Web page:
Thursday, February 16, 2012

Veterinary Mythbusting

Collies (and other herding breeds) and Ivermectin

A lot people have heard that collies, aussies, shelties, border collies (any dog with white feet) cannot have Ivemectin containing products including the popular heartworm preventative, Heartgard.  This is false.  There are no Heartgard sensitive breeds or dogs.  Yes, there are Ivermectin sensitive dogs but the dose in Heartgard is well below the level at which any problems are seen, even in affected dogs.  After all, there is a Border Collie pictured on the appropriate sized Heartgard Box.  Also veterinarians would not willy-nilly distribute a product that was unsafe for significant portion of dogs (herding breeds and herding breed crosses).  Well, I wouldn't, maybe others would?

Ok.  So myth busted.  But why are there Ivermectin sensitive breeds?  Some dogs-primarily collies, but others as well (more on that later) are affected with a mutation called the Multi-drug Resistance Gene Mutation or MDR1.  This mutation specifically causes a defective pump (the p-glycoprotein pump).  This pump is responsible for moving certain substances into and out of cells around the body.  When the pump does not work effectively higher concentrations of the drug ends up in places it shouldn't (in the case of Ivermectin that would be in the brain).  Not all drugs are moved by this pump so not all drugs need to be adjusted or avoided in dogs with the mutation.  However, Ivermectin is also not the only one.  Others include Butorphanol, Loperamide, Digoxin,Vinblastine, Mexiletine, Doxorubicin, and Acepromazine.

It should also be noted that a dog can be homozygous normal for the mutation (not affected), heterozygous for the mutation (partially affected) or homozygous abnormal (fully affected).  It's important to know what the status of your dog is before starting on these medications because it will affect the dose used in some cases.

The most commonly affected breed is the Collie with around 70% carrying the mutation.  Other breeds affected include Aussies at 50%, Shelties at 15% and Border collies at less than 5%.  These numbers (as well as stats on other breeds) are from the Washington State University Veterinary Diagnostic Lab.  Note that those percentages include the heterozygous dogs as well as the homozygous mutants.  Mixed breeds can also carry the gene, especially if it is a herding breed mix.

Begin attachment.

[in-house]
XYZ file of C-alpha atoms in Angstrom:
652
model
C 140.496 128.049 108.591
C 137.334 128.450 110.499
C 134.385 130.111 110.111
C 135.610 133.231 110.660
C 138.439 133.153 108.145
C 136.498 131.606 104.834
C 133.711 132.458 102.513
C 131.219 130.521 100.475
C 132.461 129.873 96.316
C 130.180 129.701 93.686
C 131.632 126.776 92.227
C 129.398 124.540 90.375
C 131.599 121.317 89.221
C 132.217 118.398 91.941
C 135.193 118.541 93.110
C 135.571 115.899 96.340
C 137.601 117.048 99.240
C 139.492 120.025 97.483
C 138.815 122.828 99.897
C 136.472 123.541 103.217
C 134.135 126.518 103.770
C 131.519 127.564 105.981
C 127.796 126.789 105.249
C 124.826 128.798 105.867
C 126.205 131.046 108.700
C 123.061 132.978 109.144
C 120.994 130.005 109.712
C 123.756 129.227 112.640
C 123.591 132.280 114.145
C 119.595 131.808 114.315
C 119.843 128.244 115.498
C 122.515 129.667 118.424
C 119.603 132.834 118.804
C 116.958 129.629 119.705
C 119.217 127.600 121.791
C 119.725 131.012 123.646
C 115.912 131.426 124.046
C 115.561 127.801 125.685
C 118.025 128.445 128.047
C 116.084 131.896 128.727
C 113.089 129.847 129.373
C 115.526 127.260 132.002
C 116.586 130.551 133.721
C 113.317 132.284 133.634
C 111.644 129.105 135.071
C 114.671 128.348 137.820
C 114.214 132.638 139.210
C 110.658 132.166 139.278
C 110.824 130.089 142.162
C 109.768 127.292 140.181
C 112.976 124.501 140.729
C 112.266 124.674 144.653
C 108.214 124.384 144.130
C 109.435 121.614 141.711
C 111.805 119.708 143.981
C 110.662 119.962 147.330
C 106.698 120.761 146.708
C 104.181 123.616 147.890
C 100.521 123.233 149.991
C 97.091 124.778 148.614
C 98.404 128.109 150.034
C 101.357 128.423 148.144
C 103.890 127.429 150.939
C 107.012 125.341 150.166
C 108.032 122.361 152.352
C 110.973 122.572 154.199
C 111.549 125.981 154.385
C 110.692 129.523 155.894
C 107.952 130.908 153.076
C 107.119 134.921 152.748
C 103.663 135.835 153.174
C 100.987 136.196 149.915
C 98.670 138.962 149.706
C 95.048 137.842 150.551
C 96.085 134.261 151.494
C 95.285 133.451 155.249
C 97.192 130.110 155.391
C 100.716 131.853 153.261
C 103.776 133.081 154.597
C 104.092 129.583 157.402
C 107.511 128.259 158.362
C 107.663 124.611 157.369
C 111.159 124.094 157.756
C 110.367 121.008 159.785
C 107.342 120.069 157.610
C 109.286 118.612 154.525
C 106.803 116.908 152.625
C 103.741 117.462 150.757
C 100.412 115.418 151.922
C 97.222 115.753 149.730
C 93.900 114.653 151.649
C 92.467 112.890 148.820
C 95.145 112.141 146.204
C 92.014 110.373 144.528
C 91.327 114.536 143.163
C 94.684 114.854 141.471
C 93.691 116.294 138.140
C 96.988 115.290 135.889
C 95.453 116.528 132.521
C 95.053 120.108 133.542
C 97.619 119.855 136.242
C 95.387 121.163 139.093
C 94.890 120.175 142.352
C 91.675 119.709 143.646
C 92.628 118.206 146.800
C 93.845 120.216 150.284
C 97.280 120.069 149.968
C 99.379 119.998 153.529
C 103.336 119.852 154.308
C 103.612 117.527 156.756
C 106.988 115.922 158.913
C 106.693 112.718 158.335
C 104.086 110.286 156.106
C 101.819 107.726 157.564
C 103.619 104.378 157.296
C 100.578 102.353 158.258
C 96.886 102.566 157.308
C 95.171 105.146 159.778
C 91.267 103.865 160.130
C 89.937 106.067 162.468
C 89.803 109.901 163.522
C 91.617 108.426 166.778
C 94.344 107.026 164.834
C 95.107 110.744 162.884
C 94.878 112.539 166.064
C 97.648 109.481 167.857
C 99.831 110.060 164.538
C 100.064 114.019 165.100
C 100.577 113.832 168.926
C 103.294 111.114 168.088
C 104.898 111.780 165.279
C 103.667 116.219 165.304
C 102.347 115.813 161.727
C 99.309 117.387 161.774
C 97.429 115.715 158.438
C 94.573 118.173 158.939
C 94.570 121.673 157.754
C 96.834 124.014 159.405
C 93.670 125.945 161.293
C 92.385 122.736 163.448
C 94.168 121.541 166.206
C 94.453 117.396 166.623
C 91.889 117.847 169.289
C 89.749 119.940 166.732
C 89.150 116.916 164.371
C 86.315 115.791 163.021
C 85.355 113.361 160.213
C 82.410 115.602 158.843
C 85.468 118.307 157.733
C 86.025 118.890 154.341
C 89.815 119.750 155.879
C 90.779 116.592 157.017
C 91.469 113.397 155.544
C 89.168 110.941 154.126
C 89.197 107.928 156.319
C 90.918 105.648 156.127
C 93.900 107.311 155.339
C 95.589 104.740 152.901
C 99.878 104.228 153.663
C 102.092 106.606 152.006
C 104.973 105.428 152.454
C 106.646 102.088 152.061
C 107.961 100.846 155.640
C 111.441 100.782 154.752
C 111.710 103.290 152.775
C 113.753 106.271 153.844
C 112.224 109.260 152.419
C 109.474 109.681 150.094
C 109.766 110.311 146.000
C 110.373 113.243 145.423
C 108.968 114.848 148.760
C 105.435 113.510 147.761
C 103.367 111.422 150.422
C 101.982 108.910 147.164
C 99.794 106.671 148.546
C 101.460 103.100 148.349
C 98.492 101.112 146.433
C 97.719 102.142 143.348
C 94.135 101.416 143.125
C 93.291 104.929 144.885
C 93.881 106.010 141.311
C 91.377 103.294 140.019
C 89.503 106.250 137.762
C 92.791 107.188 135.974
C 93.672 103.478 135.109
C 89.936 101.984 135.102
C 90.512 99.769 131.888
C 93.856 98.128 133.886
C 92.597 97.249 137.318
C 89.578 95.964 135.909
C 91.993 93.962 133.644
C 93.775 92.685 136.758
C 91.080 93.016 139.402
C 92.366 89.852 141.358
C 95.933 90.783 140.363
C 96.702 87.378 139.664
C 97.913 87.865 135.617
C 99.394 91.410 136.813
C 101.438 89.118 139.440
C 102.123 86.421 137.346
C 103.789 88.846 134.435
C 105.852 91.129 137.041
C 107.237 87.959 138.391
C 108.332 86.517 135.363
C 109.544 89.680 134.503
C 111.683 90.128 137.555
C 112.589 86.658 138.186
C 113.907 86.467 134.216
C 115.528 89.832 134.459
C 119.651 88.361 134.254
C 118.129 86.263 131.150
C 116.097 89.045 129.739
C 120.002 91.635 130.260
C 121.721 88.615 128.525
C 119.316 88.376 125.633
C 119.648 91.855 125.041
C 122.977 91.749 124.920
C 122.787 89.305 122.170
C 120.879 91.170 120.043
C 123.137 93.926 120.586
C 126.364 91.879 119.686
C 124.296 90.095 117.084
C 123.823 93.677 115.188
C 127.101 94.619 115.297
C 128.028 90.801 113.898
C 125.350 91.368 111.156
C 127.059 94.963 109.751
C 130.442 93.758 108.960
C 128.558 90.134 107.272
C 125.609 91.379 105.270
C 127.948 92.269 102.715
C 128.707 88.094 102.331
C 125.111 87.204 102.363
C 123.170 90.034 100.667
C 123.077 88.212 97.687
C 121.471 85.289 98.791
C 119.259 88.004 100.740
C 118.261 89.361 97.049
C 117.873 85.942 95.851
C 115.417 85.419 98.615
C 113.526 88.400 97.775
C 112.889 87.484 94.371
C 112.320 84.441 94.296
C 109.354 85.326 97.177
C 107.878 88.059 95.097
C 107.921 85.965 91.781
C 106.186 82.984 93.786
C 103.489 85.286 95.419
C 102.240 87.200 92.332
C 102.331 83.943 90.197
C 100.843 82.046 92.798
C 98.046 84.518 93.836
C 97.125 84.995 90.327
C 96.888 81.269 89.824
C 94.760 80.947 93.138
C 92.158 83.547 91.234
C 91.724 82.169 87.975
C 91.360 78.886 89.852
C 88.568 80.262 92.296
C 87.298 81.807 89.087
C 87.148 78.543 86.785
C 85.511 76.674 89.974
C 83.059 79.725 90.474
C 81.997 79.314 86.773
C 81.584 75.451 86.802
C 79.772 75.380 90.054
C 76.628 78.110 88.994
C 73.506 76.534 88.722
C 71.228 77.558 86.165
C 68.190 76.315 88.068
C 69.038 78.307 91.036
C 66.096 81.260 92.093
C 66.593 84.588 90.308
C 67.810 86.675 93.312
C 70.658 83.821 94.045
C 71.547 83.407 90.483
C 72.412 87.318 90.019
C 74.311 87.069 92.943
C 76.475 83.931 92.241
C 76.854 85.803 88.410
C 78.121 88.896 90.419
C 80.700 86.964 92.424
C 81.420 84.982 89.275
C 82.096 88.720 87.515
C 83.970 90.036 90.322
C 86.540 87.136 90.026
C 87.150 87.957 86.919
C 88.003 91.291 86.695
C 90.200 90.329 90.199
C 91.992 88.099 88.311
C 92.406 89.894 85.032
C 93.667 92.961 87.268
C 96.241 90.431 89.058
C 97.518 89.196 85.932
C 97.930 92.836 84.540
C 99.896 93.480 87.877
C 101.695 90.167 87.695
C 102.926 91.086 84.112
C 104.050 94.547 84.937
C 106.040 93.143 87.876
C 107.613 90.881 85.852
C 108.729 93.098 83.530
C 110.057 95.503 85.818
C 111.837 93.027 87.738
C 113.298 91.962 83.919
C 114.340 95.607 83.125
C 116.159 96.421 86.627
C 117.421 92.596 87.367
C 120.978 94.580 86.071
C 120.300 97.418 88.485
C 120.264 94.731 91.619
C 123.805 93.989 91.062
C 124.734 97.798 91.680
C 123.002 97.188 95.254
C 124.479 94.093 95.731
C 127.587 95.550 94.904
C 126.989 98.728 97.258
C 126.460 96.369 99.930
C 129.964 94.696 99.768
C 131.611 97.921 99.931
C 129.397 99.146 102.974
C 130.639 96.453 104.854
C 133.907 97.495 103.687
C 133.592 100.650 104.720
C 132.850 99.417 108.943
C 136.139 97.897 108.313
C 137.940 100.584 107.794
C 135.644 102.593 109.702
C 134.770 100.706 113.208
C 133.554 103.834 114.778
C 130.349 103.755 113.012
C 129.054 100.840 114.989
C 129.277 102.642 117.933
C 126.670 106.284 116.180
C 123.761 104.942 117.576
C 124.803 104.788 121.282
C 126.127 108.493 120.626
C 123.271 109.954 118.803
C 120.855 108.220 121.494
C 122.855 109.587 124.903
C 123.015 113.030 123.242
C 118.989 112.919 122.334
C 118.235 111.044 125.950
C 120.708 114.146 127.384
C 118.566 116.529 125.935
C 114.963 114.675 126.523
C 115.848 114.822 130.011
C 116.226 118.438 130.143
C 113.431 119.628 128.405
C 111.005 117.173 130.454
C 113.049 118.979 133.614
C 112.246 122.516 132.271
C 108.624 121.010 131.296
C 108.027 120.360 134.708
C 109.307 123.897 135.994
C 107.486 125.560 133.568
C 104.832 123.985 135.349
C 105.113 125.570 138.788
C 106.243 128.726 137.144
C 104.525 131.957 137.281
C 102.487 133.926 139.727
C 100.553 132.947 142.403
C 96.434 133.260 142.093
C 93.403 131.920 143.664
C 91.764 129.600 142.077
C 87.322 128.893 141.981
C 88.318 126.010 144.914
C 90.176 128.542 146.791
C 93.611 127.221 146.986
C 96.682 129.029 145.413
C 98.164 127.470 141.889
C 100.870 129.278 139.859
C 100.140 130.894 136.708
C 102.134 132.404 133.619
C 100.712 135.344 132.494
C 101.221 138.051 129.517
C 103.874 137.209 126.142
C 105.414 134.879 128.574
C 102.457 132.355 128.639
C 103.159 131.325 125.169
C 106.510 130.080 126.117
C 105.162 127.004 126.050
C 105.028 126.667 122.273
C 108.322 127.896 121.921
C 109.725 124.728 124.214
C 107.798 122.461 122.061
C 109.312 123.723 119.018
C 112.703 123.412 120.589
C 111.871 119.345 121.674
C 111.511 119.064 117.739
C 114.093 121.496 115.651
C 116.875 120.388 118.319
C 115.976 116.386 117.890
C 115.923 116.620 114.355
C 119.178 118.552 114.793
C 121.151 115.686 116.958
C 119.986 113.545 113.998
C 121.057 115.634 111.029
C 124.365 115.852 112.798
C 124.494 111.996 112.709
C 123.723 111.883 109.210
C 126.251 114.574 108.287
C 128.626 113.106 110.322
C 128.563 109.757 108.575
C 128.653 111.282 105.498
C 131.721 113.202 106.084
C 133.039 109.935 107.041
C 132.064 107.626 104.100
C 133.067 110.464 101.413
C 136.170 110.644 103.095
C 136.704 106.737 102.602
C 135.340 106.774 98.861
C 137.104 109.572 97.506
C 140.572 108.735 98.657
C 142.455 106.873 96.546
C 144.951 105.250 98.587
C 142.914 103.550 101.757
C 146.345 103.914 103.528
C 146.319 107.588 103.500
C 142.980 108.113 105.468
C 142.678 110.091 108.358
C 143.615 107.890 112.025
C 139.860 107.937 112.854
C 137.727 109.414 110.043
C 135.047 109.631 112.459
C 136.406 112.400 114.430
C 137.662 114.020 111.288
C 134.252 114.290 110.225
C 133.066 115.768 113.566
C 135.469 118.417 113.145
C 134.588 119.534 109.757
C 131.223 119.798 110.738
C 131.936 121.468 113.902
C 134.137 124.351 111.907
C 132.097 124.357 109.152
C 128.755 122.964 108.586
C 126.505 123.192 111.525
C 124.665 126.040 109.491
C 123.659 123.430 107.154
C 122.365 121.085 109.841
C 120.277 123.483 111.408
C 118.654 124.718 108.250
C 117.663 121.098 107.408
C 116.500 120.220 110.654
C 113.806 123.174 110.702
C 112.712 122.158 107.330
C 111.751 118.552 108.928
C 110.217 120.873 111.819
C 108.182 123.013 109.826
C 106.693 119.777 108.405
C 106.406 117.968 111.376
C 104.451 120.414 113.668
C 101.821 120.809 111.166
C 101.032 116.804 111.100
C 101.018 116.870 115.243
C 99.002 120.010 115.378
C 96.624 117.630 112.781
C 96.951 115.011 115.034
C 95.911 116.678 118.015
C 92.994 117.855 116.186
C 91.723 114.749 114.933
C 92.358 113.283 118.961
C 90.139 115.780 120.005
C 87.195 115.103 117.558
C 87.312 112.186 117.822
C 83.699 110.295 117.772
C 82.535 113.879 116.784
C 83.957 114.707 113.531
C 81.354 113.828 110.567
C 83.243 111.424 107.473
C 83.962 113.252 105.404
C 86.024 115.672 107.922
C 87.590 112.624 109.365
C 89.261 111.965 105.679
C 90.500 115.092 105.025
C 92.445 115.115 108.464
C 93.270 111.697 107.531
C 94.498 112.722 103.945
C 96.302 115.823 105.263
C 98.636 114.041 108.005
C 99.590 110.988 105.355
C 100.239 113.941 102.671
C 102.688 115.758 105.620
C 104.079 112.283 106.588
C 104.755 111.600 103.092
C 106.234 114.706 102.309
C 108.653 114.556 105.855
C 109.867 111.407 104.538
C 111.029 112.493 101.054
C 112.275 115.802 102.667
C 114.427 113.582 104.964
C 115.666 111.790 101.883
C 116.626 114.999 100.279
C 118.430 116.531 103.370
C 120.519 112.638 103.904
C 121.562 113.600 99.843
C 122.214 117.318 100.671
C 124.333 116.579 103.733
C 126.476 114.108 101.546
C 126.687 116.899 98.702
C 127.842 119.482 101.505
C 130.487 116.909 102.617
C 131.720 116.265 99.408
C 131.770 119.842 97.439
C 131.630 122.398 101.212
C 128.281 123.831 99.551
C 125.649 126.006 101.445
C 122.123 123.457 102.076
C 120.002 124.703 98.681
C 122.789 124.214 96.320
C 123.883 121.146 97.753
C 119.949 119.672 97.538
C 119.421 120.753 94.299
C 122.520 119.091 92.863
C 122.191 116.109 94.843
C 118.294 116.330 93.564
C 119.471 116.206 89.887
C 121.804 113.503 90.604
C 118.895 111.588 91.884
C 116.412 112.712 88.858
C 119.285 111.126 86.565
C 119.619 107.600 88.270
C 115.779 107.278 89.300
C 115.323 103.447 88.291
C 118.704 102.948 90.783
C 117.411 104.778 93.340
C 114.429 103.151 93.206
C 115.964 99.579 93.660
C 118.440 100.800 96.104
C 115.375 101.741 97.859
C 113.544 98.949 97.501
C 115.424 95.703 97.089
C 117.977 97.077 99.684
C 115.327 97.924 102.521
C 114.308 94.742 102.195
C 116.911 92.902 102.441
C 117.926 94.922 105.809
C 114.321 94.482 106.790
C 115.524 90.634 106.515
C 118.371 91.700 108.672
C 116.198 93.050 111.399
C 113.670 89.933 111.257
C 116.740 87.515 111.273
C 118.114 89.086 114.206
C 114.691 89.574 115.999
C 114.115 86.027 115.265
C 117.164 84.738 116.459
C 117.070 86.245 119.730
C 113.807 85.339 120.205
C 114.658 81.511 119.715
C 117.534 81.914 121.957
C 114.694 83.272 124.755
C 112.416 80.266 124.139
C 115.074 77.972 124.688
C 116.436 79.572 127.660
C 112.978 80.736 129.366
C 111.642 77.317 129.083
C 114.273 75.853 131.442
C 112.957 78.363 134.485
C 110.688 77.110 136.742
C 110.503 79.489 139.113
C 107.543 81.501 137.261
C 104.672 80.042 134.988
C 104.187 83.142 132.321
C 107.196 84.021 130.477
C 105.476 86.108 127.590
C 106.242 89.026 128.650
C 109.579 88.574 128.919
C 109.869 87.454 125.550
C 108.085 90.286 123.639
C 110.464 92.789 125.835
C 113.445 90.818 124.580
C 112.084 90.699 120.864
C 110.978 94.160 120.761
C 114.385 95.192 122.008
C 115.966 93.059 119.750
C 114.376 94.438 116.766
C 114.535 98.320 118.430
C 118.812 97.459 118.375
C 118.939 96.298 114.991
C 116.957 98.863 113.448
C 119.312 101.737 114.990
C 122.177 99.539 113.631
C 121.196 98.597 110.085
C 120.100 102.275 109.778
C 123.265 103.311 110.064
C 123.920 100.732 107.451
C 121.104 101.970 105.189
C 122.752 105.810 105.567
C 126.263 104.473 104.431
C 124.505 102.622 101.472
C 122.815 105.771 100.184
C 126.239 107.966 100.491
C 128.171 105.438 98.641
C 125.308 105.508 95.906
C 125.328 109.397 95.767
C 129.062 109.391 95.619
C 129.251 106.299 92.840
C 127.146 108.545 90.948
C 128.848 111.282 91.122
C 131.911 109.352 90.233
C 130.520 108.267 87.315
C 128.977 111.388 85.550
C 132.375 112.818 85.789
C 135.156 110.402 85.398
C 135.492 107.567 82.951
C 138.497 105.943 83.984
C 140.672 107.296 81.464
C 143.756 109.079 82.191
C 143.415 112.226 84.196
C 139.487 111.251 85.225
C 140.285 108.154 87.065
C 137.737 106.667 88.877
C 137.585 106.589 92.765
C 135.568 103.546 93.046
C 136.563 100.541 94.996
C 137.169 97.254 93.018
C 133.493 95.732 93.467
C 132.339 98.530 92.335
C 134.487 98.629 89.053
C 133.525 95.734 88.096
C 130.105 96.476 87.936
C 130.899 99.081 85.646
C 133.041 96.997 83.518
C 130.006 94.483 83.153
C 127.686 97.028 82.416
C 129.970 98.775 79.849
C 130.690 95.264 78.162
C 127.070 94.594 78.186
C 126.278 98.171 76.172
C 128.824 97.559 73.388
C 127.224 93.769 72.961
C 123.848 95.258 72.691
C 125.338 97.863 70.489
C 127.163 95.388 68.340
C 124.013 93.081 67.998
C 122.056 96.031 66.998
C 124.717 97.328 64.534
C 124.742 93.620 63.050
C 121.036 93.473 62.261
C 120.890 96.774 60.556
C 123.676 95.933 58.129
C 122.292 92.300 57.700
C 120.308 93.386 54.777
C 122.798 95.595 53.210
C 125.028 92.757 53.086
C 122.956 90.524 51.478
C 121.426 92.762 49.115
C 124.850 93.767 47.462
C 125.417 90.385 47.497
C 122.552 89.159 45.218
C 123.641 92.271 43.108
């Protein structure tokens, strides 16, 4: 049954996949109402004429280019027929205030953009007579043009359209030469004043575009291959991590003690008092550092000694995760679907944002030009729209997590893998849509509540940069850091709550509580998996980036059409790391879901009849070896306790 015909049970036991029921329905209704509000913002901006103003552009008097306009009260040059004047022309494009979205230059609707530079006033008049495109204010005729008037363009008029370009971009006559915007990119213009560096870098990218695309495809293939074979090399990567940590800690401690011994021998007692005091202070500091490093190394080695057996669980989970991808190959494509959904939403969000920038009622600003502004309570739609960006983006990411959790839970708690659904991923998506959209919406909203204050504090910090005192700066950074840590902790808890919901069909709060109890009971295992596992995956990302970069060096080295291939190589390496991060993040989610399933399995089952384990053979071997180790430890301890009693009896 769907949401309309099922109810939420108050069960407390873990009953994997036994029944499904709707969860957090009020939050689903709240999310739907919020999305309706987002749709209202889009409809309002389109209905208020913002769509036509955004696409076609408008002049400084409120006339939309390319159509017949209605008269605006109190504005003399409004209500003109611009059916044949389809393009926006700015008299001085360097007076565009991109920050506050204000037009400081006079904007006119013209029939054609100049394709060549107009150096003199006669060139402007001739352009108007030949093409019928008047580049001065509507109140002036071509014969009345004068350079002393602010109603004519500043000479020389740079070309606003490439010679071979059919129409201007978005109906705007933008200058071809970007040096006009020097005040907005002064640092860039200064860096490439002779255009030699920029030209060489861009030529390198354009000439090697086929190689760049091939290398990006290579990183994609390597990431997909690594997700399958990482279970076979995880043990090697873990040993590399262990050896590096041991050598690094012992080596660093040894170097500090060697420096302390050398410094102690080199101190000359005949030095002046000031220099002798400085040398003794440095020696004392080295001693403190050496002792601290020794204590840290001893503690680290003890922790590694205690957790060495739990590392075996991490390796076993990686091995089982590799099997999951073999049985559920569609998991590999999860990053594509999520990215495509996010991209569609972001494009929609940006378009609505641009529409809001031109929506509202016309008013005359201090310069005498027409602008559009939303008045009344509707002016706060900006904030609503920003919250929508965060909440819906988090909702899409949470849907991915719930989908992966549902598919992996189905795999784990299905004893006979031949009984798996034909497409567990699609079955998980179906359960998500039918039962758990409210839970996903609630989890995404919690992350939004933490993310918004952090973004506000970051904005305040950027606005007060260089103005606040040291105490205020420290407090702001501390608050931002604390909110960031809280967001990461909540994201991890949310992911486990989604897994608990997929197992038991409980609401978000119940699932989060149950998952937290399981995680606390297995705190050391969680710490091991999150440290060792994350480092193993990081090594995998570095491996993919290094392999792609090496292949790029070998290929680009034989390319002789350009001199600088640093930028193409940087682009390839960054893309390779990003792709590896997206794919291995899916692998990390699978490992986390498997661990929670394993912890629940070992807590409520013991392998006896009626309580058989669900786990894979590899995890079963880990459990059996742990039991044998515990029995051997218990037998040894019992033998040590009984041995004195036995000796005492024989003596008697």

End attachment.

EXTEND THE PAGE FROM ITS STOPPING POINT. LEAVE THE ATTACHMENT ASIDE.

The WSU lab can check your dog's status with a simple test.  They also have additional details about which drug are problems and how to avoid complications.


Sue said...

Ah, you answered my question.. is there a test to see if a dog is sensitive? It's good to know. Thanks.

Karissa said...

Well this was a great post to read! I always figured that was a hard & fast rule, so it's good to know that I don't have to worry so much. It's not nearly the concern now that it was back in my horse days, though -- it would be pretty common for one of the horses to spit a gob of dewormer back on the floor and it was always so fun trying to keep the dogs & cats away from it until you could get it cleaned up. lol

I wonder how it became such a viral myth, though, that "all collie breeds" will die if they get ivermectin? Curious.

Chris and Ricky said...

Thank you so much for this post! Ricky has always taken Heartgard - my vet told me it was safe for him - but I had heard the myth and had a hard time not believing it. You should shout this information from the rooftops! :)

Nicki said...

An anon commenter left a comment earlier about testing dogs that weren't in the database (ACD) and about Ace sensitivity in boxers. I don't know where that comment went but anon-if you are still interested here is my answer.

The MDR1 mutation can in theory appear in any breed, it's just that most dogs are not tested, especially if they are not on the suspicious list so there may not be enough data to list them on the WSU website. It won't hurt to check your ACD but unless he needs to be on one of the problem drugs it is likely unnecessary. I had not heard of an issue with boxers and ace so I did a search-there are some anecdotal reports of adverse events when using ace in boxers but it seems to be primarily with dogs that are from other countries. Since it's hard to say which dogs have ancestors from foreign lines it won't hurt to avoid ace in these dogs, although many veterinarians use this drug commonly without incident. It does not appear to be an MDR1 related issue. Thanks for the question-I learned something!